Habitat Unit

SFB, 2018  2022
Prof. Dr. Philipp Misselwitz, Ayham DalalDr. Anna Steigemann

Architectures of Asylum – SFB: 1265 Re-figurations of Space

The subproject 'Architectures of Asylum' examines the re-figuration of spaces using the example of physical-material and symbolic appropriation processes of refugees at the asylum centre. The project is guided by the hypothesis that the extreme situation of refugees makes visible processes of the re-figuration of spaces that are also generally effective in other and partly weakened forms in migration processes. It is intended to provide important theory-building and practical insights for an urbanised society that is increasingly mobile and influenced by intercultural encounters.

The focus is on the following research questions: What spatial knowledge do people make relevant to their particular situation in the state of hovering between place of origin, dramatic escape and the arriving and uncertain period of stay at an unfamiliar place of asylum? What is the relationship between the subjective experiences of space, which have been collected in different places and contexts? How do spatial constitutions change in their relationship dynamics with an ongoing period of time, and by what factors are changes influenced? Empirically, the study will focus on Syrian refugees who have found shelter at asylum centres as of 2011 in Jordan and Germany. The study is designed as a qualitative comparative study, which monitors the arrival and the establishment of refugees at different asylum centres and draws conclusions on the re-figuration process of space. As case studies, one refugee shelter is to be investigated in both Jordan and in Germany. In Germany the focus is on Berlin specifically the Berlin emergency accommodation facilities at Marzahn-Hellersdorf and Neukölln including the directly adjacent urban contexts. In Jordan, the UN refugee camp Zaatari is being investigated. The very different overall conditions to which the Syrian refugees are exposed in Jordan and Germany are intended to provide information on how the context of the asylum centre influences the spatial localisation and relocation process.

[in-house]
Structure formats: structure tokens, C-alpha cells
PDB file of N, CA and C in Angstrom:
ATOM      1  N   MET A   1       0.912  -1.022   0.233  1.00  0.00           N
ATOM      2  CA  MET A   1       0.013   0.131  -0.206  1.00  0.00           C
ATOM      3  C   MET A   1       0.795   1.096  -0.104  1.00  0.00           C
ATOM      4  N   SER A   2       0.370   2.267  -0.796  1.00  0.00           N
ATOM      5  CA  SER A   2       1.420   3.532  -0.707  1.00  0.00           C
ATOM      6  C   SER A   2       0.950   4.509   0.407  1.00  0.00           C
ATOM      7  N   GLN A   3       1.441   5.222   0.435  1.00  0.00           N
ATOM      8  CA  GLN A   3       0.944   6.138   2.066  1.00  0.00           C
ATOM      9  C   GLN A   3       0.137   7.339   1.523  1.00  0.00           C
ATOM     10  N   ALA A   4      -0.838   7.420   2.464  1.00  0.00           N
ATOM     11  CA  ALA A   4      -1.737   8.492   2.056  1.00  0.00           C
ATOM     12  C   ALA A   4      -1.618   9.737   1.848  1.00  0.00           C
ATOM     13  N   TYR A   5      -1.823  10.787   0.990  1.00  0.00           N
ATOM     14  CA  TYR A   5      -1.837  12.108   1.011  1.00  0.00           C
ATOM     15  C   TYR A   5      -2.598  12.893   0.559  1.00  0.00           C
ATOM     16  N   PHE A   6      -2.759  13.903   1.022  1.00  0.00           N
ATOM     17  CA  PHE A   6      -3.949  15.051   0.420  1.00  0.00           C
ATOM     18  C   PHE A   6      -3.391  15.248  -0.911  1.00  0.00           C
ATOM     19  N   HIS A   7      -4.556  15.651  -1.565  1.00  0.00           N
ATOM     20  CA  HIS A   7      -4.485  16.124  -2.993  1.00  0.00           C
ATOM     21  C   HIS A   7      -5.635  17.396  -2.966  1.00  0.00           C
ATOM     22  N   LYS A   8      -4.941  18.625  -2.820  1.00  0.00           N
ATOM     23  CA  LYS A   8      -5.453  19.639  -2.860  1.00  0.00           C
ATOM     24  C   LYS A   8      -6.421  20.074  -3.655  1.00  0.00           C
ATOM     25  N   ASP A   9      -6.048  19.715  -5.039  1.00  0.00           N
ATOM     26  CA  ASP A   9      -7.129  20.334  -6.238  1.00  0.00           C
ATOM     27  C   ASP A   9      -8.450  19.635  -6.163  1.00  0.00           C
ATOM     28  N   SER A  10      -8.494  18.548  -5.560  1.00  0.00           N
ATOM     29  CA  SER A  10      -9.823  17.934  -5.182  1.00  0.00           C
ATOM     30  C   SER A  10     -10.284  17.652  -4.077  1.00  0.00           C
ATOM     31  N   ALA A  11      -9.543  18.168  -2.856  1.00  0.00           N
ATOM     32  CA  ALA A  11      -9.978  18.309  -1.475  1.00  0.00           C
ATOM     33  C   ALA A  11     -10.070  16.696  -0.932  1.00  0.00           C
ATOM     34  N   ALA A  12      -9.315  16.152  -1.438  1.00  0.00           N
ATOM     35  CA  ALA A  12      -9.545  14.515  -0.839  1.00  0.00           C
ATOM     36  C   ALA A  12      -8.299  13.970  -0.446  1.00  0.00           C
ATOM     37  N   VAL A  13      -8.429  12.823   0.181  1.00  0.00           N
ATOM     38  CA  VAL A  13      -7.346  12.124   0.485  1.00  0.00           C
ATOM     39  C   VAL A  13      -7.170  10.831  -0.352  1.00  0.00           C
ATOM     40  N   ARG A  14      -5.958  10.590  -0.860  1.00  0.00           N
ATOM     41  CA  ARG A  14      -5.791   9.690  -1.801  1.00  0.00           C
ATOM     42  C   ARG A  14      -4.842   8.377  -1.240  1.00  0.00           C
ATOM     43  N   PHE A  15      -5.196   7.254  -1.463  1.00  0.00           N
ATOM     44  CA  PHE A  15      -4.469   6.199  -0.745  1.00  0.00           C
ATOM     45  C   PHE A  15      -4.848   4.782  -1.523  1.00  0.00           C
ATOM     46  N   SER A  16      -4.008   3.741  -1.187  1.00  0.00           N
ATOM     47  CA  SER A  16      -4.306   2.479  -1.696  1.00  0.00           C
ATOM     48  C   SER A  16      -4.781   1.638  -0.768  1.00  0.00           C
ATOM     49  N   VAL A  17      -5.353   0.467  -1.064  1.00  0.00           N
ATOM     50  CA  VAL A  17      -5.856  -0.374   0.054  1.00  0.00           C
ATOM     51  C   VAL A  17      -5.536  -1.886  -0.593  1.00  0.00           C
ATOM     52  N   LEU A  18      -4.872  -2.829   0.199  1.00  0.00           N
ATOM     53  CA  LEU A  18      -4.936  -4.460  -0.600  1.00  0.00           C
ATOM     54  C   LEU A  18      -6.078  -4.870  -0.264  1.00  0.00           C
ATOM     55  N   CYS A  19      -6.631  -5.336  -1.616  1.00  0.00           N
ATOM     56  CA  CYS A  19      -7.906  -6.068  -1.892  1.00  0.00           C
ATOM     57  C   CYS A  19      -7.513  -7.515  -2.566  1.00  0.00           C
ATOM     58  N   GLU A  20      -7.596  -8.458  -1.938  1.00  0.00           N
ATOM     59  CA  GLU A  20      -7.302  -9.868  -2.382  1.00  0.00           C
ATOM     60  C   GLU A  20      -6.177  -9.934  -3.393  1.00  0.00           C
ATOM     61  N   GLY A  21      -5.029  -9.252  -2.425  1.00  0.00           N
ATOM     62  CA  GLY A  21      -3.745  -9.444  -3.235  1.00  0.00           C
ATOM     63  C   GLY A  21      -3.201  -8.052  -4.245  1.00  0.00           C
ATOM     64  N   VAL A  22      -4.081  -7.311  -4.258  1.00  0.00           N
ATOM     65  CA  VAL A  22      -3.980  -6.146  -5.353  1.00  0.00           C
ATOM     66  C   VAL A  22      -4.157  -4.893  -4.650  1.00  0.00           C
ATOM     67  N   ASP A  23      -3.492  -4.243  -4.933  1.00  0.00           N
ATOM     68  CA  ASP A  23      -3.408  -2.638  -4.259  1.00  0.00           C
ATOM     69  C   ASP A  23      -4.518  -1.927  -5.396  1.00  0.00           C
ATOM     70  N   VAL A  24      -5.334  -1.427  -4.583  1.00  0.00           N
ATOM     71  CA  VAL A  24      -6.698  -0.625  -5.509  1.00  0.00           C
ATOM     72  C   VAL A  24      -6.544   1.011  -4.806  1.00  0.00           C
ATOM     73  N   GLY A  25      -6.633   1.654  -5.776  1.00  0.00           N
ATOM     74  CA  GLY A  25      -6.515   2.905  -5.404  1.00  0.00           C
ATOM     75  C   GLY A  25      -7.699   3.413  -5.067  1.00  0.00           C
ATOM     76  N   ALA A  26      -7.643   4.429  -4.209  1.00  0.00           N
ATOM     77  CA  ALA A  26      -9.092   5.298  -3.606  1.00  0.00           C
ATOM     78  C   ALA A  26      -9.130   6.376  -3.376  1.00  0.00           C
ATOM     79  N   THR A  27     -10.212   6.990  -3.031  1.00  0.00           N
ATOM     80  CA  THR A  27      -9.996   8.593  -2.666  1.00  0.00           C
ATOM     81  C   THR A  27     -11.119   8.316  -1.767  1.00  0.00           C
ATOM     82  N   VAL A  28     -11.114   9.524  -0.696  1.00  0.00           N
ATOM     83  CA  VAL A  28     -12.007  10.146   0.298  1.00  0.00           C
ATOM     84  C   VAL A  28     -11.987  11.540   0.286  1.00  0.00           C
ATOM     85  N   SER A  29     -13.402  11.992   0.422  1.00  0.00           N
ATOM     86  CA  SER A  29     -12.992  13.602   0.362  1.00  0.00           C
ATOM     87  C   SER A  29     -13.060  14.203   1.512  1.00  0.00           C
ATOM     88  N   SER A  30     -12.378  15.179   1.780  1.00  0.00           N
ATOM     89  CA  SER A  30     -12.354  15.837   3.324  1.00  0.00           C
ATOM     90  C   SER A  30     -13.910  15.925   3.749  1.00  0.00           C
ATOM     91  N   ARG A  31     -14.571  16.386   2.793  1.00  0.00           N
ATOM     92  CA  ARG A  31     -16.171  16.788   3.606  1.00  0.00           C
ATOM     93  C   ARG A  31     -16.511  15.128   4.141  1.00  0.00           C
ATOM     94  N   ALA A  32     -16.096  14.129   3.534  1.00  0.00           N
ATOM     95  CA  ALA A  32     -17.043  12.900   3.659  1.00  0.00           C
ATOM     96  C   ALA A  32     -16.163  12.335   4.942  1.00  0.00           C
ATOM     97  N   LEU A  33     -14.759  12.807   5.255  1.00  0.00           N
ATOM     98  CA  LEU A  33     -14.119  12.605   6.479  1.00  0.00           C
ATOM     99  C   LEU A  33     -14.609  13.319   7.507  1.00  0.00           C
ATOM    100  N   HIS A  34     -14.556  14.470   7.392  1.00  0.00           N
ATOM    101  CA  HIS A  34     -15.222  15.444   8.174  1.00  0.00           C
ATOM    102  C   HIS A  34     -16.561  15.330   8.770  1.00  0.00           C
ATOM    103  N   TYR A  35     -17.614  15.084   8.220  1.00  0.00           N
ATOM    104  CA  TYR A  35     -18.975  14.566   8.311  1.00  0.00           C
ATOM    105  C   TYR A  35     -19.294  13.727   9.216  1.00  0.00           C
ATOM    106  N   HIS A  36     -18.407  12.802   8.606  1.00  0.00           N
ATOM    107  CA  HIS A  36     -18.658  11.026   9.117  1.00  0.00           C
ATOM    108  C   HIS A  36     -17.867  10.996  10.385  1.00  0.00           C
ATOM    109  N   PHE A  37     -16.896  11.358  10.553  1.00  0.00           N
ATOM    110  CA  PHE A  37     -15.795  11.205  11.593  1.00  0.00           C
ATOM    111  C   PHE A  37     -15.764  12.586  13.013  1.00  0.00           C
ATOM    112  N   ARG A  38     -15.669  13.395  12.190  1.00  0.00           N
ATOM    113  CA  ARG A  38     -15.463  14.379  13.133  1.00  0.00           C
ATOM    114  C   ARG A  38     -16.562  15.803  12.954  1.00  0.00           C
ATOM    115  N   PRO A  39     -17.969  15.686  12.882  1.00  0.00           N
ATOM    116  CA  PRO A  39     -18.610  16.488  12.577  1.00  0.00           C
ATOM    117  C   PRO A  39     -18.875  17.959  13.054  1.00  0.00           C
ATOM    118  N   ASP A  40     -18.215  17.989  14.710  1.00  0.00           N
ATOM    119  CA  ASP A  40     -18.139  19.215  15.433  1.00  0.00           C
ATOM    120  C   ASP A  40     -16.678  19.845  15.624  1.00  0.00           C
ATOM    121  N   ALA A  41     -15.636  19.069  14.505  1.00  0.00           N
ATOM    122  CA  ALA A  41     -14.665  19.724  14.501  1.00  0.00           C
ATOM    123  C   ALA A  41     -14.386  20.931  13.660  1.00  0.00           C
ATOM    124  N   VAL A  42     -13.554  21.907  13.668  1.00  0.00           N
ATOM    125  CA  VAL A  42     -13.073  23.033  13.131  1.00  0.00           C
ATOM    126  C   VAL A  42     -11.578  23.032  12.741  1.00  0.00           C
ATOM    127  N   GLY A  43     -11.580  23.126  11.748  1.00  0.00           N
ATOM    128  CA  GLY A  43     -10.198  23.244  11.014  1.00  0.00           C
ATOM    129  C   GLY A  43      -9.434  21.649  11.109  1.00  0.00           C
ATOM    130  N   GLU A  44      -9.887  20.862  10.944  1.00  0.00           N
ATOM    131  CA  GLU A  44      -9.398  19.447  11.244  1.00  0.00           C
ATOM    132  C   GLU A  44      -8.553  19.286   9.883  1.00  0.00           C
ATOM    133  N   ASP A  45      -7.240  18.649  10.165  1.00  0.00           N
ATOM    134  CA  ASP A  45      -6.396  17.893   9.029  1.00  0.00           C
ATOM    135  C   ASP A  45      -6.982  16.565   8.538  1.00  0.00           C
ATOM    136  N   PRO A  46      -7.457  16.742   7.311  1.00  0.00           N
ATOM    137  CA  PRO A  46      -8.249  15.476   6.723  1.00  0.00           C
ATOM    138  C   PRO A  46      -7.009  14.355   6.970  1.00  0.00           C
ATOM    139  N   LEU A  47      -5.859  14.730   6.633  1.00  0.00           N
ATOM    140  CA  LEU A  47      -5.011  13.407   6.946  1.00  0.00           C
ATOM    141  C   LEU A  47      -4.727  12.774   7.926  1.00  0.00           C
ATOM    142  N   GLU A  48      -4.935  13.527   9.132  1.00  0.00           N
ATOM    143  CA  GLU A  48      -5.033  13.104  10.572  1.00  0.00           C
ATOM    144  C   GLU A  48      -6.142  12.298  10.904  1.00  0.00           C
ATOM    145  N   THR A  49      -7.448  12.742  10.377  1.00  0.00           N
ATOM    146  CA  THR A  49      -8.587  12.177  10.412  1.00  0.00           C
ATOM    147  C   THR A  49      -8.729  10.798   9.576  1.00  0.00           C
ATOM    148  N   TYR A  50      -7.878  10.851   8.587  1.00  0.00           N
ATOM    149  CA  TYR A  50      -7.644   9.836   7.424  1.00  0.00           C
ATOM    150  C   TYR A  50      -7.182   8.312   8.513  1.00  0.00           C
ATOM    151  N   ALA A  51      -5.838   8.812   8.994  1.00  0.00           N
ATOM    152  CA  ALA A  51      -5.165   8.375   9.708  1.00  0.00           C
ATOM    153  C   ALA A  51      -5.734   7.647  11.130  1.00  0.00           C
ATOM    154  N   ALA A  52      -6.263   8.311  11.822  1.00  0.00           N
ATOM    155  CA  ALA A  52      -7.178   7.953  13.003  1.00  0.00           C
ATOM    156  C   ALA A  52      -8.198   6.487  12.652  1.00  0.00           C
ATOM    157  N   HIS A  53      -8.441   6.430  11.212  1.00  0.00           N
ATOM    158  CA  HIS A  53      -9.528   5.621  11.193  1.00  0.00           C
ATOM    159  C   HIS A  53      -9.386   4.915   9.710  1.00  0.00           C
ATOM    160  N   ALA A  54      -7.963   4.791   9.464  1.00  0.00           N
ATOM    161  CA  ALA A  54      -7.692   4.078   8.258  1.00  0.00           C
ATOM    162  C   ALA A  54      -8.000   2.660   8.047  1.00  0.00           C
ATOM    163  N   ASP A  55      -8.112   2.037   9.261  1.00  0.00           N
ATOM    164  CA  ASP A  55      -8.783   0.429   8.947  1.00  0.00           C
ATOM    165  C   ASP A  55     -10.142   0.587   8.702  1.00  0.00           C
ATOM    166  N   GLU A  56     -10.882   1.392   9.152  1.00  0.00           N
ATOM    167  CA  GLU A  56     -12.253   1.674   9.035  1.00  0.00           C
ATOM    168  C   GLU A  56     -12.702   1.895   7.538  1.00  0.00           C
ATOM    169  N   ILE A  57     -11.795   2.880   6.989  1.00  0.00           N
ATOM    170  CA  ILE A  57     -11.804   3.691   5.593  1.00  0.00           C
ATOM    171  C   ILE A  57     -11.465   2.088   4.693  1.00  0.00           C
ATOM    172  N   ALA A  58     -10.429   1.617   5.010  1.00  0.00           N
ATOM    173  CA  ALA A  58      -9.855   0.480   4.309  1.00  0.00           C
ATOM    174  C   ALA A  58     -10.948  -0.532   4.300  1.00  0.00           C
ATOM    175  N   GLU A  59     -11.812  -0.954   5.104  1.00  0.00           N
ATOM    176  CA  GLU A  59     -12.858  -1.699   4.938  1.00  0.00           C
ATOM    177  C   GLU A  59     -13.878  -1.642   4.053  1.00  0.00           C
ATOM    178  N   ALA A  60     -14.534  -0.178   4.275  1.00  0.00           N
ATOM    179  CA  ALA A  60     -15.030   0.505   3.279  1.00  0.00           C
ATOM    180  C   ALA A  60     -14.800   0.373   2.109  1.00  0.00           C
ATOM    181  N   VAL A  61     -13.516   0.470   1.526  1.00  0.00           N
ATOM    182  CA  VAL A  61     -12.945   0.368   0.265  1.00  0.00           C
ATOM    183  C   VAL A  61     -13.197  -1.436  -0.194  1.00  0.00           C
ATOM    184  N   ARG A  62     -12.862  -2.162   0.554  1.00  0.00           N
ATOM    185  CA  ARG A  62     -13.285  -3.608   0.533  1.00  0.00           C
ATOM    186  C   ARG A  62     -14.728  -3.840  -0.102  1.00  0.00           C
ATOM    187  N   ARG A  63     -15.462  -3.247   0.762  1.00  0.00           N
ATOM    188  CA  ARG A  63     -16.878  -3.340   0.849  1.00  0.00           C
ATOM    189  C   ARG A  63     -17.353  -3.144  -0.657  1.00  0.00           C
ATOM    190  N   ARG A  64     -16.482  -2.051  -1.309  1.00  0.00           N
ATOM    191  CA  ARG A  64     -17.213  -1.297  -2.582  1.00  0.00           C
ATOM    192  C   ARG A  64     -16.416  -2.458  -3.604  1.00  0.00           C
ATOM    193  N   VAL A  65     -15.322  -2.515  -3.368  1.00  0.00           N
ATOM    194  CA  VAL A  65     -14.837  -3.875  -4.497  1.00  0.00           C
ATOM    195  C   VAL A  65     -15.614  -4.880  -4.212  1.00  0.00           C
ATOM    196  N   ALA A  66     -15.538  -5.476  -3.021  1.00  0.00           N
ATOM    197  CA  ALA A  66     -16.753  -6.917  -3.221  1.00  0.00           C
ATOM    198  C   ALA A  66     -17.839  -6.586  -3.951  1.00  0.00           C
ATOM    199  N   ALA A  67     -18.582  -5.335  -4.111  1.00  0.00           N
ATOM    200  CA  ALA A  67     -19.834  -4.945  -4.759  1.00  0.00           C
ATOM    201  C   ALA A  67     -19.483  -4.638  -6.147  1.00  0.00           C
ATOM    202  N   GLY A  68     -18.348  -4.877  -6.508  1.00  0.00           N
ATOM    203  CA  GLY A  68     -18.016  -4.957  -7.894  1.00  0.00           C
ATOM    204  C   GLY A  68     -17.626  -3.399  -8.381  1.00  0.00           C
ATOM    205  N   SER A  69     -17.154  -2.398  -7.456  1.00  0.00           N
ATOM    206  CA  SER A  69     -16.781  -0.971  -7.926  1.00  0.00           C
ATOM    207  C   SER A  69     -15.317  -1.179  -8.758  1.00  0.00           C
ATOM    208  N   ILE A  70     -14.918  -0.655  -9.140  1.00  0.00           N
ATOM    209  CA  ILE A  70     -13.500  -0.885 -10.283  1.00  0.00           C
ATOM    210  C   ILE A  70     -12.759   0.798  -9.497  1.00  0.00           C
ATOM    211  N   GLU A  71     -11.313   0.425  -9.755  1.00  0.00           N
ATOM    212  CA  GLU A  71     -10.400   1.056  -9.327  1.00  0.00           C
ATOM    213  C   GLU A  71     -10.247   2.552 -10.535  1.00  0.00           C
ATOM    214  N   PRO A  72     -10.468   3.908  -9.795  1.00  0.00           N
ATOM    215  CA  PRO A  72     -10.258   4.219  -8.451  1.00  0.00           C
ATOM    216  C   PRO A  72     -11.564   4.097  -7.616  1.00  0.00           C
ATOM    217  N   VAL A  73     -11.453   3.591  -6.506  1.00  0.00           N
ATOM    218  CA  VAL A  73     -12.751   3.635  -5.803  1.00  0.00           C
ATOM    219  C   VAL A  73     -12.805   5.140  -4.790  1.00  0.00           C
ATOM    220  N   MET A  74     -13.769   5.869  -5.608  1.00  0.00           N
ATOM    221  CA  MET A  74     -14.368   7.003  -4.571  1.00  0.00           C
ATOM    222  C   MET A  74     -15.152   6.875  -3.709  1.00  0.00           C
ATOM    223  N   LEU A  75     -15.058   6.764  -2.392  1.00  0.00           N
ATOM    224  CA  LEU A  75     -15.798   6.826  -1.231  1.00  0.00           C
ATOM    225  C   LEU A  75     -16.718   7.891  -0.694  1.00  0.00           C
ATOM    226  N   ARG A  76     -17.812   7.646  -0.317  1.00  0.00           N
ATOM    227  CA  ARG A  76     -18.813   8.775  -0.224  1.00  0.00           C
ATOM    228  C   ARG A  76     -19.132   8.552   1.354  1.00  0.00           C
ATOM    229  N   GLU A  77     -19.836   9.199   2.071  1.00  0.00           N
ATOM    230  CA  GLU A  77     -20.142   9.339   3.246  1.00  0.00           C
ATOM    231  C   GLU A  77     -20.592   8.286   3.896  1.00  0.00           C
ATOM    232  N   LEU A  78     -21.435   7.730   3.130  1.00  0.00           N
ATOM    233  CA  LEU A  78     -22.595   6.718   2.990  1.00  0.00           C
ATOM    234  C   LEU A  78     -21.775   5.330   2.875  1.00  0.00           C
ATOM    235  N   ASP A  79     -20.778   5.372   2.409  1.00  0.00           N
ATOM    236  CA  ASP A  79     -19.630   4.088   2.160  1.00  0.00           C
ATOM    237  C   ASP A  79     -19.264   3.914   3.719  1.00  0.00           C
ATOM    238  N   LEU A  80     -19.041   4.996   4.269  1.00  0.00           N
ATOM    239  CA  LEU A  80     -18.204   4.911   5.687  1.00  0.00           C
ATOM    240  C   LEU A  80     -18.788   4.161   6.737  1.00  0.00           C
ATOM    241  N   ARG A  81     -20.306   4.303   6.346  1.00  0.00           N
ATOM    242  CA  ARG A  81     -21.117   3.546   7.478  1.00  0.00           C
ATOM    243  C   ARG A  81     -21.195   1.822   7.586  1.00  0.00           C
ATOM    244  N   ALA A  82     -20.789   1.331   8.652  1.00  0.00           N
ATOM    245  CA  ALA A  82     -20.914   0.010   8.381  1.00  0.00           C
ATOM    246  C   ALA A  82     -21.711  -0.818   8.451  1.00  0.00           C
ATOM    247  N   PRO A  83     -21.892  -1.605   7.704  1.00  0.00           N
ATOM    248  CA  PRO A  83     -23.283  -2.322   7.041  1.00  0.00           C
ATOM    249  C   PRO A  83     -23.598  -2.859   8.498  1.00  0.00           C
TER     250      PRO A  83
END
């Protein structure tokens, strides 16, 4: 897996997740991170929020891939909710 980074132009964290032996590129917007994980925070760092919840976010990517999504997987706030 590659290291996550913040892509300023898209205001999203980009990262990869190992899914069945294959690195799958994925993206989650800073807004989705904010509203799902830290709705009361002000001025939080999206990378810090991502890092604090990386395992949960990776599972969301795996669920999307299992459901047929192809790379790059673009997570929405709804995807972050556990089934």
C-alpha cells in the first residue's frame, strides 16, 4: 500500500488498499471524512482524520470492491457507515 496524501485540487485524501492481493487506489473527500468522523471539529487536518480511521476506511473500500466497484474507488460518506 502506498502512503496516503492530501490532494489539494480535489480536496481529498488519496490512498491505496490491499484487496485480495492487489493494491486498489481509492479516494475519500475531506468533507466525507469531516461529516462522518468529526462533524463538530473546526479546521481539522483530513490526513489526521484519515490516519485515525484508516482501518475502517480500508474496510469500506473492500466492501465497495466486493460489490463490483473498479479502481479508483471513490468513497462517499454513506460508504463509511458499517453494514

The project is funded by DFG Deutsche Forschungsgemeinschaft (German Research Association).

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Academic Partners+

Ayham Dalal

Dr. phil. Anna Steigemann

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